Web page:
This is not to say that nuclear fusion is impractical or unviable. However, much like renewable energy and energy storage, it is a promise of times to come rather than an offer of immediate solutions to climate change and energy scarcity. That part of the nuclear spectrum remains the Gen III+ reactors and Gen IV designs such as molten salt reactors, thorium fuel, and small modular reactors that are awaiting only market confidence.

Fusion research is very promising and must be pursued with earnest. As one scientist explained it, fusion plasma performance has increased by a factor of 10,000 over 50 years; research is now less than a factor of 10 away from producing the core of a fusion power plant. However, it cannot be an excuse for inaction towards cleaner energy now. This is not a complicated concept – like in any other industry, current products must be optimised until new designs enter the market. The MIT experiment takes us that much closer to achieving limitless clean energy with virtually no toxic byproduct.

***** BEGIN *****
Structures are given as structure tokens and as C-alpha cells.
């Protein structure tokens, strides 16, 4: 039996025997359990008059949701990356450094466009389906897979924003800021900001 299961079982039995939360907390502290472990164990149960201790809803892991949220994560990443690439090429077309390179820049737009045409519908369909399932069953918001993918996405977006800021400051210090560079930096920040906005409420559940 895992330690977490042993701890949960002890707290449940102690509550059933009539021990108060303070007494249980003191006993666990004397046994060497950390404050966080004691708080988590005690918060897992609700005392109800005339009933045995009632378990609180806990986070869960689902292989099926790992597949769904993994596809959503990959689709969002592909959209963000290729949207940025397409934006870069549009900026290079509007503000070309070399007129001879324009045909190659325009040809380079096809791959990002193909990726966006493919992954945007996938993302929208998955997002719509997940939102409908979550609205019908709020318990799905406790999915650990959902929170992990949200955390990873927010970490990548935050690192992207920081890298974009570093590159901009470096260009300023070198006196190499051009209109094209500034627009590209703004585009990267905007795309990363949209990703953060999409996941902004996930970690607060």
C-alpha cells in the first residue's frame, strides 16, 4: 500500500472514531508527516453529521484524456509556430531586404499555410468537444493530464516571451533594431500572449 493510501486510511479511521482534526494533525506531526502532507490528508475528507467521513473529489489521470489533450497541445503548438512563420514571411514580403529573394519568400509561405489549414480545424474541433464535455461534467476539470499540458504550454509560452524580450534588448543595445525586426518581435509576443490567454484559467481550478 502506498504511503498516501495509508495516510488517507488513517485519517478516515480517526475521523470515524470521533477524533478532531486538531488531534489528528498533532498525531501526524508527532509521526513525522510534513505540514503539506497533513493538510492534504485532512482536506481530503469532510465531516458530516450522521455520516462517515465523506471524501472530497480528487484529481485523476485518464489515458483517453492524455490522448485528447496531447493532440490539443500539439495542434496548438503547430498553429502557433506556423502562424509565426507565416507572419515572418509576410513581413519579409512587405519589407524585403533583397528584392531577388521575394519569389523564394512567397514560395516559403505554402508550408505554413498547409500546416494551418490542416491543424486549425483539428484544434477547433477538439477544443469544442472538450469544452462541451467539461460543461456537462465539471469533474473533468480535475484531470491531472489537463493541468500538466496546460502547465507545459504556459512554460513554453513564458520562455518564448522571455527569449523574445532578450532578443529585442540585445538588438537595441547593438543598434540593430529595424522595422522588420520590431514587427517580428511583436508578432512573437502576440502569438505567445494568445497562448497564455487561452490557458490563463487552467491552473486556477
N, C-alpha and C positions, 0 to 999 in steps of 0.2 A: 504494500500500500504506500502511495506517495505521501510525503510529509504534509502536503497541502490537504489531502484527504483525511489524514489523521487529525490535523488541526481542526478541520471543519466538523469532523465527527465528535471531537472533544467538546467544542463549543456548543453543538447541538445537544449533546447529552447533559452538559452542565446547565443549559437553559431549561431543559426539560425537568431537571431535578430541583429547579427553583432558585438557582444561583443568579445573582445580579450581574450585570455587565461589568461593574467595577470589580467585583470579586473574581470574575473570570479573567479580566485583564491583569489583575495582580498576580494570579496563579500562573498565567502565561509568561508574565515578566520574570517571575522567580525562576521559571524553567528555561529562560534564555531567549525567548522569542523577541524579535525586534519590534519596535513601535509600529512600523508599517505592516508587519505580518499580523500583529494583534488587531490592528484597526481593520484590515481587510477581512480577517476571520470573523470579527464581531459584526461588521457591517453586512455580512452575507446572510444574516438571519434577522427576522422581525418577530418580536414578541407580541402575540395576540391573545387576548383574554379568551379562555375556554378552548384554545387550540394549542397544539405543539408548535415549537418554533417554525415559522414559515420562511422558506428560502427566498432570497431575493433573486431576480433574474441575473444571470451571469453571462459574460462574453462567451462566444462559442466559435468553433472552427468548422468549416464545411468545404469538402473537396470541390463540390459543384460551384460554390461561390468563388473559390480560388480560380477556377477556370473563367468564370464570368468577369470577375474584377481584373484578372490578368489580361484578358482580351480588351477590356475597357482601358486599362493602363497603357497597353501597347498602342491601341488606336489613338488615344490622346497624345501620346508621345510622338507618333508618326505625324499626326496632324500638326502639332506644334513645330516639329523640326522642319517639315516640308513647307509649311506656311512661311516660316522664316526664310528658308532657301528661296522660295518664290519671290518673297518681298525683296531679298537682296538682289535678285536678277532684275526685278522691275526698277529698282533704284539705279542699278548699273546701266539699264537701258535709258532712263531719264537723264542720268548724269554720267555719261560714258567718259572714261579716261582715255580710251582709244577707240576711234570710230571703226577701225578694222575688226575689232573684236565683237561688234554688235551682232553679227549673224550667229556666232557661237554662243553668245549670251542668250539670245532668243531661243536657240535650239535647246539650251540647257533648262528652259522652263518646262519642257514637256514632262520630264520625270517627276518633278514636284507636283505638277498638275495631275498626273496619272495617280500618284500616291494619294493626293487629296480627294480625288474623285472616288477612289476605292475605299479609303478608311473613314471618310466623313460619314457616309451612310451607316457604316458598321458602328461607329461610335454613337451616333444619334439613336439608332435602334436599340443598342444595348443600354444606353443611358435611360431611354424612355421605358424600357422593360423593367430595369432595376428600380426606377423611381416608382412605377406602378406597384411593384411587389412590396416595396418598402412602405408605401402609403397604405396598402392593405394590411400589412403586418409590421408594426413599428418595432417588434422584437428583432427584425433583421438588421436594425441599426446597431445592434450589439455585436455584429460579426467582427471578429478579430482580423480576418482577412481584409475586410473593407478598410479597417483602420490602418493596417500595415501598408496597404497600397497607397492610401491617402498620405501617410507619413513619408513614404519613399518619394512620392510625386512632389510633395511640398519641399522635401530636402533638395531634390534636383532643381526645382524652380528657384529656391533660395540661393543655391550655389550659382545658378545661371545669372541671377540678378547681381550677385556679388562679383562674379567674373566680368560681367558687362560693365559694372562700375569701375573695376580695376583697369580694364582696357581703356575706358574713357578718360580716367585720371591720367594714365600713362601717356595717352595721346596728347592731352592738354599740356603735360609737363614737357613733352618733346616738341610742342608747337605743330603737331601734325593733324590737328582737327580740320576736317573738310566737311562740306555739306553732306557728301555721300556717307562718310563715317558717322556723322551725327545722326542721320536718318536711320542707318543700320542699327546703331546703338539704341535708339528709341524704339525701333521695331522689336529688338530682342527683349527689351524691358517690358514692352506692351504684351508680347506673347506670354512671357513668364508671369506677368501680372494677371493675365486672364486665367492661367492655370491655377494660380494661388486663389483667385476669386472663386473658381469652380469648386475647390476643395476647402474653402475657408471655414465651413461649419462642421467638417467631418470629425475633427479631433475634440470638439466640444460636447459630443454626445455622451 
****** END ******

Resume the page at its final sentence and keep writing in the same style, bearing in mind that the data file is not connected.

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The Emperor’s New Words

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President Donald Trump’s speech on Monday in which he declared a new American policy towards Afghanistan and South Asia is a postmodern masterpiece – you can choose beforehand how you want to respond and find something in the address to validate your decision. The announcement was awaited with some trepidation by US and South Asia observers, accustomed by now to the 45th US president’s unceasing social and policy gaffes, but there was ultimately little need for concern at the end of the night.

The new US policy jettisons the previous administration’s phased withdrawal that was beholden to the calendar and instead replaces it with a withdrawal policy that considers local political and security conditions. This is exactly what regional observers had stressed to Washington over the years but had been disregarded by a weary Foggy Bottom that was eager to extricate itself from a war that did not seem to have any end in sight. “The consequences of a rapid exit are both predictable and unacceptable,” Trump declared, reminding everyone of the American experience in Iraq where too rapid a US withdrawal precipitated in part the resurgence of terrorism and the birth of ISIS; scheduled US withdrawal from Afghanistan had caused a similar upswing in the Taliban’s fortunes.